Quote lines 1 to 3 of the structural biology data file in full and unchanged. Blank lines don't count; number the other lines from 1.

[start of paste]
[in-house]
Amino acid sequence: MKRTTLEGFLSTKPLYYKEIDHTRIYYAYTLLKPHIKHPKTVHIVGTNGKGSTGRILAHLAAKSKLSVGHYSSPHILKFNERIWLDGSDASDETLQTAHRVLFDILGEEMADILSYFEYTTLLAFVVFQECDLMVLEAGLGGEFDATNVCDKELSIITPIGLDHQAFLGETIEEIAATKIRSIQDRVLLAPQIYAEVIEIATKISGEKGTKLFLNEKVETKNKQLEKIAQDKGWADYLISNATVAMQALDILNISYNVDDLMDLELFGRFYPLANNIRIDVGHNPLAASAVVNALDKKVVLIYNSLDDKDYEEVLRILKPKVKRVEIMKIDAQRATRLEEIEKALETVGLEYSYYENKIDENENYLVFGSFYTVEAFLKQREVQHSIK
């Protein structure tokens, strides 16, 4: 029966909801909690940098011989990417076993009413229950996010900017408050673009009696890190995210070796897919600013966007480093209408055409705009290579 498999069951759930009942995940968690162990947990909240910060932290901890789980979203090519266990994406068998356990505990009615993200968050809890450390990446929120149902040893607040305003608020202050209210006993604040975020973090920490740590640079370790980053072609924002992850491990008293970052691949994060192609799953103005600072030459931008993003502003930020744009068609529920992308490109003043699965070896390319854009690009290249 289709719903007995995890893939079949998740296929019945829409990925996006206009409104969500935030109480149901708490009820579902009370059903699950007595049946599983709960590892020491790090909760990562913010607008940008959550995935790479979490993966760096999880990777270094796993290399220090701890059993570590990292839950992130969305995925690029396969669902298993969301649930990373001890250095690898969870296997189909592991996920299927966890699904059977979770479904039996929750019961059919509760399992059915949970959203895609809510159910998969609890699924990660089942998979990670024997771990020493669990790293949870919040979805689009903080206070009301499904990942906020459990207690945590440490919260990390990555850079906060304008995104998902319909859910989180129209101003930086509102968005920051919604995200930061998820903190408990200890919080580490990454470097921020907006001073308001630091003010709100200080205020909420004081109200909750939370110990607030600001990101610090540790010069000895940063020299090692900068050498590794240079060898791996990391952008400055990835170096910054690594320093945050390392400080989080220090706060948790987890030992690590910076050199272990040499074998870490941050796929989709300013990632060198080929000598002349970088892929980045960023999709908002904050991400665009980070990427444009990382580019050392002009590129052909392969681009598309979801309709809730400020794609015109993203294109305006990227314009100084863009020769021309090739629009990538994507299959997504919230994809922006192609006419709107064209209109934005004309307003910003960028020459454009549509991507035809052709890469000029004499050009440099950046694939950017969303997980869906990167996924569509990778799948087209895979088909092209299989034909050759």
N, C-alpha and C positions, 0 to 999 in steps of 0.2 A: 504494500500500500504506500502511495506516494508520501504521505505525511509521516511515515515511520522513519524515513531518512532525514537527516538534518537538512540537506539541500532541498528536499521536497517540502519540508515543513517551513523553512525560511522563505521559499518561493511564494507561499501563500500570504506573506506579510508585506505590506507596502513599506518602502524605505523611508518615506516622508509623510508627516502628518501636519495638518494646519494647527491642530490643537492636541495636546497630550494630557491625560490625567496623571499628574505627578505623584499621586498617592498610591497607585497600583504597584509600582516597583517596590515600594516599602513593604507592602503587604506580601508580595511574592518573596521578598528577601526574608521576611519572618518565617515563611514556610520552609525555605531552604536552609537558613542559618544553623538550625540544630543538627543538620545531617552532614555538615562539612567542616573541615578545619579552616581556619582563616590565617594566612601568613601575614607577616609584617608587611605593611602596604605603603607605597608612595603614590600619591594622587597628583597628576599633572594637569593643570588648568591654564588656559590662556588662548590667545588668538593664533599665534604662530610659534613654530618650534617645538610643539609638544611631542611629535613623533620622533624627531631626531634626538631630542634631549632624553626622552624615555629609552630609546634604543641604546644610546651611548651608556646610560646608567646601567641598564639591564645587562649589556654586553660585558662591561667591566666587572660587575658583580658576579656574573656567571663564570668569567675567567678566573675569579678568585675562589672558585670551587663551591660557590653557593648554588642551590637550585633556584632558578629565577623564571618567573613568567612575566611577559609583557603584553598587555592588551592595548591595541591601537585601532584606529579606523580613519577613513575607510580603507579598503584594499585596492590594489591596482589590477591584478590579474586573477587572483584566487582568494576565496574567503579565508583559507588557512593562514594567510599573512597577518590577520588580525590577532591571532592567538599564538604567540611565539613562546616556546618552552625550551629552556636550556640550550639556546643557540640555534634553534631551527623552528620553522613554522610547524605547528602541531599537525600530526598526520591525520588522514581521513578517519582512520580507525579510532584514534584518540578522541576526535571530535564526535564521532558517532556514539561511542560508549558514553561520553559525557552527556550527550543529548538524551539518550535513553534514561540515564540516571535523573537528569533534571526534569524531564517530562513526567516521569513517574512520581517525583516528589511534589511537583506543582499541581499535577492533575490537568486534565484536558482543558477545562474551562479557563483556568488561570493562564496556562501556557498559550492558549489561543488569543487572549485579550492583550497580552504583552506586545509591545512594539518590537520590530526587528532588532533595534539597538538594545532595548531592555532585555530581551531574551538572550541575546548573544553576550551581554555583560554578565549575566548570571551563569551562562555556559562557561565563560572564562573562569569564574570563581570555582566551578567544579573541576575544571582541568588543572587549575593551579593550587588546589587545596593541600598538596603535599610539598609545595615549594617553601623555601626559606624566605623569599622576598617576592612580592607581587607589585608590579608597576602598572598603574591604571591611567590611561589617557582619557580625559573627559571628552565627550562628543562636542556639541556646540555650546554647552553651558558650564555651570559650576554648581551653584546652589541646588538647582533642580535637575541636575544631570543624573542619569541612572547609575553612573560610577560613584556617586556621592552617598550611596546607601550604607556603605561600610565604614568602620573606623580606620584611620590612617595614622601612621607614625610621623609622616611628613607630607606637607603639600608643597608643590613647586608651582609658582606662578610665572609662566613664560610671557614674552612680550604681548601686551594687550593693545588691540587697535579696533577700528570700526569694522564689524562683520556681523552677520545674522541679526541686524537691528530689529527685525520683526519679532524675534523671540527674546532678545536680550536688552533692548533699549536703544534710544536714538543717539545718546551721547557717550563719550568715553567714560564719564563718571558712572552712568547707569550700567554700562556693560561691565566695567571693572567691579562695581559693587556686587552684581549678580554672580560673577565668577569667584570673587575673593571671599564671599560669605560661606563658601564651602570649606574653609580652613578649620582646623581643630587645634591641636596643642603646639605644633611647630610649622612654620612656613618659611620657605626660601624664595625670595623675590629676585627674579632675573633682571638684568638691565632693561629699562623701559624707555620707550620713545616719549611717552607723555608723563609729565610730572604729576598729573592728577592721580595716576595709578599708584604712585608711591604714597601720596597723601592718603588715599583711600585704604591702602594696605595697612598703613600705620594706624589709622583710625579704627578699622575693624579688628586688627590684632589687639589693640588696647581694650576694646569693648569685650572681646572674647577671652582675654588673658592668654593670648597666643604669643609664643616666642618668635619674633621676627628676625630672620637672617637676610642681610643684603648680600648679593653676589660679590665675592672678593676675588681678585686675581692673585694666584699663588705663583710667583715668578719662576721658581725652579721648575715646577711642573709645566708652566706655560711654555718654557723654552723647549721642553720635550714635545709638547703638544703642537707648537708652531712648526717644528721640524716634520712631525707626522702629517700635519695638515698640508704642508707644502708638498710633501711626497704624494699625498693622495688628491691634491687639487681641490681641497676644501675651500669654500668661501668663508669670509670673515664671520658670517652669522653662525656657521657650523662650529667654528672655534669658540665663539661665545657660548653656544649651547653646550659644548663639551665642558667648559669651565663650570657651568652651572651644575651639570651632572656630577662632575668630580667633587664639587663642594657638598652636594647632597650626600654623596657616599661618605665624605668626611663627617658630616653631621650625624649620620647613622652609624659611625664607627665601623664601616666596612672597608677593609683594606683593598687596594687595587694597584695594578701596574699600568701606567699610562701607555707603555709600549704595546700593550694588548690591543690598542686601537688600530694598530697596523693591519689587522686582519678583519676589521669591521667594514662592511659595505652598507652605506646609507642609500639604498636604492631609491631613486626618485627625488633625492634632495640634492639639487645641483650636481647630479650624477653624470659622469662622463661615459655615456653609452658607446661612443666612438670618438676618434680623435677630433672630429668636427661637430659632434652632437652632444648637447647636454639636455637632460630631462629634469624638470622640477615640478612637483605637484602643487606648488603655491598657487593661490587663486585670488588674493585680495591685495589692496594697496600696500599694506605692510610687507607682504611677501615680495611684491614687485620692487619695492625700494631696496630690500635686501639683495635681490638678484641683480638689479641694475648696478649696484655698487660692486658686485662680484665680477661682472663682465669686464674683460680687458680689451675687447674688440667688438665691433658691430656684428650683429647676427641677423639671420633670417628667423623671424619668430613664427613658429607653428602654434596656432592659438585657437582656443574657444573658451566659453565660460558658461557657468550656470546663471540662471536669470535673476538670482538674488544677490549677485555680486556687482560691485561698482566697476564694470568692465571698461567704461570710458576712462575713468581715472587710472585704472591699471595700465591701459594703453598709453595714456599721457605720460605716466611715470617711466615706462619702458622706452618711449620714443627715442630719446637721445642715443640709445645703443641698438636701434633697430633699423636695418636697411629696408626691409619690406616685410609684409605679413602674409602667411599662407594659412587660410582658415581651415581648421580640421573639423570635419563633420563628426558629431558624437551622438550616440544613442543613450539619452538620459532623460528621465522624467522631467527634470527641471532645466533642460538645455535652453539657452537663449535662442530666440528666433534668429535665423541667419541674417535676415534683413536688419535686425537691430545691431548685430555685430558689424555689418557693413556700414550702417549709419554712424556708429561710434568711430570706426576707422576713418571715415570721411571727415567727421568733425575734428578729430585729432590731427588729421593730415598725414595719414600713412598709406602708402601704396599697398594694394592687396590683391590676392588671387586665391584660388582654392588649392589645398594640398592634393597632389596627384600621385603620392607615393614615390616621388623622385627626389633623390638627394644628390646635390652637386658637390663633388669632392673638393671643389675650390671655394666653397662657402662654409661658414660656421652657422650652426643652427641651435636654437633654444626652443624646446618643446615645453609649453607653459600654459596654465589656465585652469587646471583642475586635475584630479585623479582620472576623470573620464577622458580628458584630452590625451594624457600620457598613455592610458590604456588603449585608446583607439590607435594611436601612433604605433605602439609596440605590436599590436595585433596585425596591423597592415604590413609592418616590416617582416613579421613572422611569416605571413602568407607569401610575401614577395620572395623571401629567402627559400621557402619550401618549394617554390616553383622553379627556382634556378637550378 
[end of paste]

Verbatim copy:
[in-house]
Amino acid sequence: MKRTTLEGFLSTKPLYYKEIDHTRIYYAYTLLKPHIKHPKTVHIVGTNGKGSTGRILAHLAAKSKLSVGHYSSPHILKFNERIWLDGSDASDETLQTAHRVLFDILGEEMADILSYFEYTTLLAFVVFQECDLMVLEAGLGGEFDATNVCDKELSIITPIGLDHQAFLGETIEEIAATKIRSIQDRVLLAPQIYAEVIEIATKISGEKGTKLFLNEKVETKNKQLEKIAQDKGWADYLISNATVAMQALDILNISYNVDDLMDLELFGRFYPLANNIRIDVGHNPLAASAVVNALDKKVVLIYNSLDDKDYEEVLRILKPKVKRVEIMKIDAQRATRLEEIEKALETVGLEYSYYENKIDENENYLVFGSFYTVEAFLKQREVQHSIK
């Protein structure tokens, strides 16, 4: 029966909801909690940098011989990417076993009413229950996010900017408050673009009696890190995210070796897919600013966007480093209408055409705009290579 498999069951759930009942995940968690162990947990909240910060932290901890789980979203090519266990994406068998356990505990009615993200968050809890450390990446929120149902040893607040305003608020202050209210006993604040975020973090920490740590640079370790980053072609924002992850491990008293970052691949994060192609799953103005600072030459931008993003502003930020744009068609529920992308490109003043699965070896390319854009690009290249 289709719903007995995890893939079949998740296929019945829409990925996006206009409104969500935030109480149901708490009820579902009370059903699950007595049946599983709960590892020491790090909760990562913010607008940008959550995935790479979490993966760096999880990777270094796993290399220090701890059993570590990292839950992130969305995925690029396969669902298993969301649930990373001890250095690898969870296997189909592991996920299927966890699904059977979770479904039996929750019961059919509760399992059915949970959203895609809510159910998969609890699924990660089942998979990670024997771990020493669990790293949870919040979805689009903080206070009301499904990942906020459990207690945590440490919260990390990555850079906060304008995104998902319909859910989180129209101003930086509102968005920051919604995200930061998820903190408990200890919080580490990454470097921020907006001073308001630091003010709100200080205020909420004081109200909750939370110990607030600001990101610090540790010069000895940063020299090692900068050498590794240079060898791996990391952008400055990835170096910054690594320093945050390392400080989080220090706060948790987890030992690590910076050199272990040499074998870490941050796929989709300013990632060198080929000598002349970088892929980045960023999709908002904050991400665009980070990427444009990382580019050392002009590129052909392969681009598309979801309709809730400020794609015109993203294109305006990227314009100084863009020769021309090739629009990538994507299959997504919230994809922006192609006419709107064209209109934005004309307003910003960028020459454009549509991507035809052709890469000029004499050009440099950046694939950017969303997980869906990167996924569509990778799948087209895979088909092209299989034909050759």